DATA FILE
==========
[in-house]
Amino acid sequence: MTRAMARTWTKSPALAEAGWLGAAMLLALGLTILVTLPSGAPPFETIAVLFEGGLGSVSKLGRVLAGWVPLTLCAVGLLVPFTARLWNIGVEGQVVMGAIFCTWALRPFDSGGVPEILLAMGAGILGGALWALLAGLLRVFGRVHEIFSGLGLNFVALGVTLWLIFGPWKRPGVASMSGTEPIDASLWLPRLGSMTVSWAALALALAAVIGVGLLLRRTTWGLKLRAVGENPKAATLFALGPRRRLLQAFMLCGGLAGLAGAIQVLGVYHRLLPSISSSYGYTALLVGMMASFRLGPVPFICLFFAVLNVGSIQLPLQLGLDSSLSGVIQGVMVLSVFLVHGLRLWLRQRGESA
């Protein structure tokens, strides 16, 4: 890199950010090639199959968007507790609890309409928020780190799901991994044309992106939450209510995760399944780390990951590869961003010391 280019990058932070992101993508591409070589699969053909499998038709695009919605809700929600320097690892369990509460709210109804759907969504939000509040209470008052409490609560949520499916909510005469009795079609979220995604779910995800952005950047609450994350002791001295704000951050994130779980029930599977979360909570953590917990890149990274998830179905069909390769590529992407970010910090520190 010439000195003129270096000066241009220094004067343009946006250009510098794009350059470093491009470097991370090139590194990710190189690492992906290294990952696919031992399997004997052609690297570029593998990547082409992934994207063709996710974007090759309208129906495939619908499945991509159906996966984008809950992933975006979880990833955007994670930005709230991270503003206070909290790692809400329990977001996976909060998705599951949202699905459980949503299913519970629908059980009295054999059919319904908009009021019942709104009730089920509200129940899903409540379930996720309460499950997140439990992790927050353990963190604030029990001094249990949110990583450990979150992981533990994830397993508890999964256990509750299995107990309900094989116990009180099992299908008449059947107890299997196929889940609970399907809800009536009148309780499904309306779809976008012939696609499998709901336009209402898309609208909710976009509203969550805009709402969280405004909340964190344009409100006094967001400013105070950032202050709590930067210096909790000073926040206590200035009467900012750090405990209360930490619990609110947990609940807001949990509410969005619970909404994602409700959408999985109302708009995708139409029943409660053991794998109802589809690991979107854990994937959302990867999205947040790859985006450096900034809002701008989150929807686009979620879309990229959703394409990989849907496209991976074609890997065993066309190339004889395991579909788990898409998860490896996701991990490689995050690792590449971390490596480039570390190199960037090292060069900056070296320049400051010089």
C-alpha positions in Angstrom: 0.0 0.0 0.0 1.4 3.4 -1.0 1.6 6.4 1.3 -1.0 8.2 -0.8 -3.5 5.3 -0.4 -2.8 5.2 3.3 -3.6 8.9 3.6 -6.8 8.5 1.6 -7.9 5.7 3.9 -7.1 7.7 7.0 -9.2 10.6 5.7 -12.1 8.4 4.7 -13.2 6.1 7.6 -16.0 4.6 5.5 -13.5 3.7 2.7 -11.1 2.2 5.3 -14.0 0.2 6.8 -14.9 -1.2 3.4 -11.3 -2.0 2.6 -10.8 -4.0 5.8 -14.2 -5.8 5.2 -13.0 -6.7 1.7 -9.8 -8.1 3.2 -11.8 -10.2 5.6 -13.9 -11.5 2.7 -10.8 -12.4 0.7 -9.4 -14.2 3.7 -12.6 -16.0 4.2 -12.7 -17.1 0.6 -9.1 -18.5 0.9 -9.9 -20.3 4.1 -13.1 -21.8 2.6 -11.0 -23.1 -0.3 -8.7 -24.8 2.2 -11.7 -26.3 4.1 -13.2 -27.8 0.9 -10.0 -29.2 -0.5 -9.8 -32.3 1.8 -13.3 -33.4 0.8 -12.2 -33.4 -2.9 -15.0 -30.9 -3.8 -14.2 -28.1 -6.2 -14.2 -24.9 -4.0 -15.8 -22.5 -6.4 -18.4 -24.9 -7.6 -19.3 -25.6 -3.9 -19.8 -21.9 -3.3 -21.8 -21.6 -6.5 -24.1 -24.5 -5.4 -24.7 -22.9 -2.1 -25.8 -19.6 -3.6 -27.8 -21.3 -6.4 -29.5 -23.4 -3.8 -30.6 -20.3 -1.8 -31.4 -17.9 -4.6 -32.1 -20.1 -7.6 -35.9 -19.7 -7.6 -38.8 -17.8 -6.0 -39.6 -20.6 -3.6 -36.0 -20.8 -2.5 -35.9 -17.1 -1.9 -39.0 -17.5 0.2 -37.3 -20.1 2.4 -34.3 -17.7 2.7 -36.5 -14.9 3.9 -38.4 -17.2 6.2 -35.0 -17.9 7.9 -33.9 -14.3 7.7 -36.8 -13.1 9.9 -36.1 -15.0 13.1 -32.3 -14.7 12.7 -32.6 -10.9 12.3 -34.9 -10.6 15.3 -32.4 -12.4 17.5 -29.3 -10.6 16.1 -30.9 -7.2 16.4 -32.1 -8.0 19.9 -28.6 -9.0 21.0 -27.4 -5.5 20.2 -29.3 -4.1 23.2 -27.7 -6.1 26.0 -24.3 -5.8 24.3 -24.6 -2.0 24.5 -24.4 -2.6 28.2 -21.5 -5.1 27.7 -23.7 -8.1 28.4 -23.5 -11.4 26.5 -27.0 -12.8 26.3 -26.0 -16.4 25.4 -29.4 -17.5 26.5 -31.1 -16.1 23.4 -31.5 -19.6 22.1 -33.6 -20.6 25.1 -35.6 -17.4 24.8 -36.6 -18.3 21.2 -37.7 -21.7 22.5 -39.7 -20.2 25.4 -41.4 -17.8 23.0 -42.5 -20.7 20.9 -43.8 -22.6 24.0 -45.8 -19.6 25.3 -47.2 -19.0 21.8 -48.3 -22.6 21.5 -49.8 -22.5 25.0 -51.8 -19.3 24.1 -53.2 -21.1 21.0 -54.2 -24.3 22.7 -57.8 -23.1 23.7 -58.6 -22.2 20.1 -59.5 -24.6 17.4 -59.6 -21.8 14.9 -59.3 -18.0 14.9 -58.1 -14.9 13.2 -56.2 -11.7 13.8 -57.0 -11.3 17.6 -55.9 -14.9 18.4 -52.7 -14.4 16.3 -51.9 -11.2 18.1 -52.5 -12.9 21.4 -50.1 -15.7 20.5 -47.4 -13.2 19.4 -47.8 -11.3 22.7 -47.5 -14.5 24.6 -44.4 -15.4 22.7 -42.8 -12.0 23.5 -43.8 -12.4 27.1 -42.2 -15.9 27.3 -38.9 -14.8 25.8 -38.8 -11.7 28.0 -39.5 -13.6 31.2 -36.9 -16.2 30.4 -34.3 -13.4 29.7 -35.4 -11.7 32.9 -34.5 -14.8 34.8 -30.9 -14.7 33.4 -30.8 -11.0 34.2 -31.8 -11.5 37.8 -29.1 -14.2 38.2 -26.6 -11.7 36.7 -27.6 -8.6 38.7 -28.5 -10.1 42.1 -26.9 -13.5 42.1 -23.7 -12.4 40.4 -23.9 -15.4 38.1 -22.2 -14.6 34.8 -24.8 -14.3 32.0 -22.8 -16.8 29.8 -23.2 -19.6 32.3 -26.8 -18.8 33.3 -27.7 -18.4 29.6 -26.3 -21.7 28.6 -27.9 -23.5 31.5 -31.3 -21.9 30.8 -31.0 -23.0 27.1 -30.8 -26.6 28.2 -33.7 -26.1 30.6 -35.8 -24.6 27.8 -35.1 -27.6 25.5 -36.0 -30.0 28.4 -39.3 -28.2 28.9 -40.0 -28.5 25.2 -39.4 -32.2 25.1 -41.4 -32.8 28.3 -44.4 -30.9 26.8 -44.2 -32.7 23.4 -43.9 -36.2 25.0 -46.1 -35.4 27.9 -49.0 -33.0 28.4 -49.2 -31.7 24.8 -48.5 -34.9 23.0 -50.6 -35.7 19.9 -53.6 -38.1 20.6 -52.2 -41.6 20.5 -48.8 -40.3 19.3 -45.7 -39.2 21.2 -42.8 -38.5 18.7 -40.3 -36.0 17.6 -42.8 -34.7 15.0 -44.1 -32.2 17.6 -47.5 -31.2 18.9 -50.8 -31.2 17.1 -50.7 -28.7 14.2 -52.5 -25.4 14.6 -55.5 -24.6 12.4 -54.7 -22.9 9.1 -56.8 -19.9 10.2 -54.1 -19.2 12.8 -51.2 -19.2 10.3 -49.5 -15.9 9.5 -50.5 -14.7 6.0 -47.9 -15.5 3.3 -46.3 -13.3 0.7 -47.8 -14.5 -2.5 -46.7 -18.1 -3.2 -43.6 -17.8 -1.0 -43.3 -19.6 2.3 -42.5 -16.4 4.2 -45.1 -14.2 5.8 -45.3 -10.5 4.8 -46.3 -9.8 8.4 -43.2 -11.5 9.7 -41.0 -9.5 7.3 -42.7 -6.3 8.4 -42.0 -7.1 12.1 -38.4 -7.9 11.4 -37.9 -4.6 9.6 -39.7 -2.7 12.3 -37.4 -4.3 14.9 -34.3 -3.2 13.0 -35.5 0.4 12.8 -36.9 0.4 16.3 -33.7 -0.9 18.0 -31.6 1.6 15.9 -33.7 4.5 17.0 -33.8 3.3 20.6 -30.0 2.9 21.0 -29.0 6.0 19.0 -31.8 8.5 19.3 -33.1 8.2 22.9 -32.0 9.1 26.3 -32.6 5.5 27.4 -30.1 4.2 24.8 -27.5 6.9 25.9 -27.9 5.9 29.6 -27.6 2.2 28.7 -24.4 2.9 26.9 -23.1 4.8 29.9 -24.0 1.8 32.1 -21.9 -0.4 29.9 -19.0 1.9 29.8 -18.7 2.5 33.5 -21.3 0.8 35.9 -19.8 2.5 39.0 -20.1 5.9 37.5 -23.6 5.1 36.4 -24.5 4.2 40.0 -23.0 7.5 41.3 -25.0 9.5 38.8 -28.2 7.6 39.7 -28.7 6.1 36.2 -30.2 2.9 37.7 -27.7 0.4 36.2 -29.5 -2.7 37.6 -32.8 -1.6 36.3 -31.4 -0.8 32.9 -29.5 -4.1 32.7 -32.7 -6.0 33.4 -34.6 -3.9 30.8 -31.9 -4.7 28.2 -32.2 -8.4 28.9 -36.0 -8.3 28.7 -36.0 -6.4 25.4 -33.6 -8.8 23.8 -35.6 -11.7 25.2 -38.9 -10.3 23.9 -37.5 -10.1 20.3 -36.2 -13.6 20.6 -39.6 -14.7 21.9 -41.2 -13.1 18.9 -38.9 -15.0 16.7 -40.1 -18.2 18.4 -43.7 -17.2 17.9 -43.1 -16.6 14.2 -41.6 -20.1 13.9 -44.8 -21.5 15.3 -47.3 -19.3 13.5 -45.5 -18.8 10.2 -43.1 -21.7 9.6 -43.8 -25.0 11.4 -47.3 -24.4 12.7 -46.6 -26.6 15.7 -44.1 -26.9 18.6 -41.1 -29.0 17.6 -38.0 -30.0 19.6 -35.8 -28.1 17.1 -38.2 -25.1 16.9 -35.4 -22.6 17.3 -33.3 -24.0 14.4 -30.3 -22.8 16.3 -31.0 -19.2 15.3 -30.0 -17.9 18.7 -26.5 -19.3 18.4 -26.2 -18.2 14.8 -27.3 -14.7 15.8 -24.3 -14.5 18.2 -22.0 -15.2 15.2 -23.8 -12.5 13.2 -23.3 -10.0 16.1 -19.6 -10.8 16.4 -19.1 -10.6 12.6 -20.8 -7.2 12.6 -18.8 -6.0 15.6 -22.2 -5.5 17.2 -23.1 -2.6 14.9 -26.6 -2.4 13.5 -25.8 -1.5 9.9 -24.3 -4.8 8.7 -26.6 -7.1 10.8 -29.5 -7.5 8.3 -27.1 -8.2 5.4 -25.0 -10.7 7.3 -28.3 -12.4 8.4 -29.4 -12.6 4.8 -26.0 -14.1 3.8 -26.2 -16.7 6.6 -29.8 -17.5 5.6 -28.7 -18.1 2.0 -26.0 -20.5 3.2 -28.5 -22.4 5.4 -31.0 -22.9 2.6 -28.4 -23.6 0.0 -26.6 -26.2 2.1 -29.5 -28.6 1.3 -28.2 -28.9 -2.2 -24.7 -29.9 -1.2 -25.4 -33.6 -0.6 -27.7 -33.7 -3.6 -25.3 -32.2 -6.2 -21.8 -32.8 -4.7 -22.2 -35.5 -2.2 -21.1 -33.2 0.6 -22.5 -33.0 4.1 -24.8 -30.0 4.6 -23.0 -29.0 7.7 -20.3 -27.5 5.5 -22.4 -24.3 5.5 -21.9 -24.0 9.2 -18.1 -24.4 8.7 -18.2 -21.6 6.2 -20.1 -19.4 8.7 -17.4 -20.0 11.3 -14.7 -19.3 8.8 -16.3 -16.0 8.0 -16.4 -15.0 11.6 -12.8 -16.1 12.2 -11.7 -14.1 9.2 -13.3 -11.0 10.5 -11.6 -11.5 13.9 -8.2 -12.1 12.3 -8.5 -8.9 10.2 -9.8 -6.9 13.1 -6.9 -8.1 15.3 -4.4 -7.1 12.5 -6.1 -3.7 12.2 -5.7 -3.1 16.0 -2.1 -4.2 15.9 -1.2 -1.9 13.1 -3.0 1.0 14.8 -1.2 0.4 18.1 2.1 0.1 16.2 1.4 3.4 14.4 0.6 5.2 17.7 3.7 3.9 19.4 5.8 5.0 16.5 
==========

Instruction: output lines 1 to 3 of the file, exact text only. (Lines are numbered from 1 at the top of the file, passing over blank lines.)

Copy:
[in-house]
Amino acid sequence: MTRAMARTWTKSPALAEAGWLGAAMLLALGLTILVTLPSGAPPFETIAVLFEGGLGSVSKLGRVLAGWVPLTLCAVGLLVPFTARLWNIGVEGQVVMGAIFCTWALRPFDSGGVPEILLAMGAGILGGALWALLAGLLRVFGRVHEIFSGLGLNFVALGVTLWLIFGPWKRPGVASMSGTEPIDASLWLPRLGSMTVSWAALALALAAVIGVGLLLRRTTWGLKLRAVGENPKAATLFALGPRRRLLQAFMLCGGLAGLAGAIQVLGVYHRLLPSISSSYGYTALLVGMMASFRLGPVPFICLFFAVLNVGSIQLPLQLGLDSSLSGVIQGVMVLSVFLVHGLRLWLRQRGESA
């Protein structure tokens, strides 16, 4: 890199950010090639199959968007507790609890309409928020780190799901991994044309992106939450209510995760399944780390990951590869961003010391 280019990058932070992101993508591409070589699969053909499998038709695009919605809700929600320097690892369990509460709210109804759907969504939000509040209470008052409490609560949520499916909510005469009795079609979220995604779910995800952005950047609450994350002791001295704000951050994130779980029930599977979360909570953590917990890149990274998830179905069909390769590529992407970010910090520190 010439000195003129270096000066241009220094004067343009946006250009510098794009350059470093491009470097991370090139590194990710190189690492992906290294990952696919031992399997004997052609690297570029593998990547082409992934994207063709996710974007090759309208129906495939619908499945991509159906996966984008809950992933975006979880990833955007994670930005709230991270503003206070909290790692809400329990977001996976909060998705599951949202699905459980949503299913519970629908059980009295054999059919319904908009009021019942709104009730089920509200129940899903409540379930996720309460499950997140439990992790927050353990963190604030029990001094249990949110990583450990979150992981533990994830397993508890999964256990509750299995107990309900094989116990009180099992299908008449059947107890299997196929889940609970399907809800009536009148309780499904309306779809976008012939696609499998709901336009209402898309609208909710976009509203969550805009709402969280405004909340964190344009409100006094967001400013105070950032202050709590930067210096909790000073926040206590200035009467900012750090405990209360930490619990609110947990609940807001949990509410969005619970909404994602409700959408999985109302708009995708139409029943409660053991794998109802589809690991979107854990994937959302990867999205947040790859985006450096900034809002701008989150929807686009979620879309990229959703394409990989849907496209991976074609890997065993066309190339004889395991579909788990898409998860490896996701991990490689995050690792590449971390490596480039570390190199960037090292060069900056070296320049400051010089």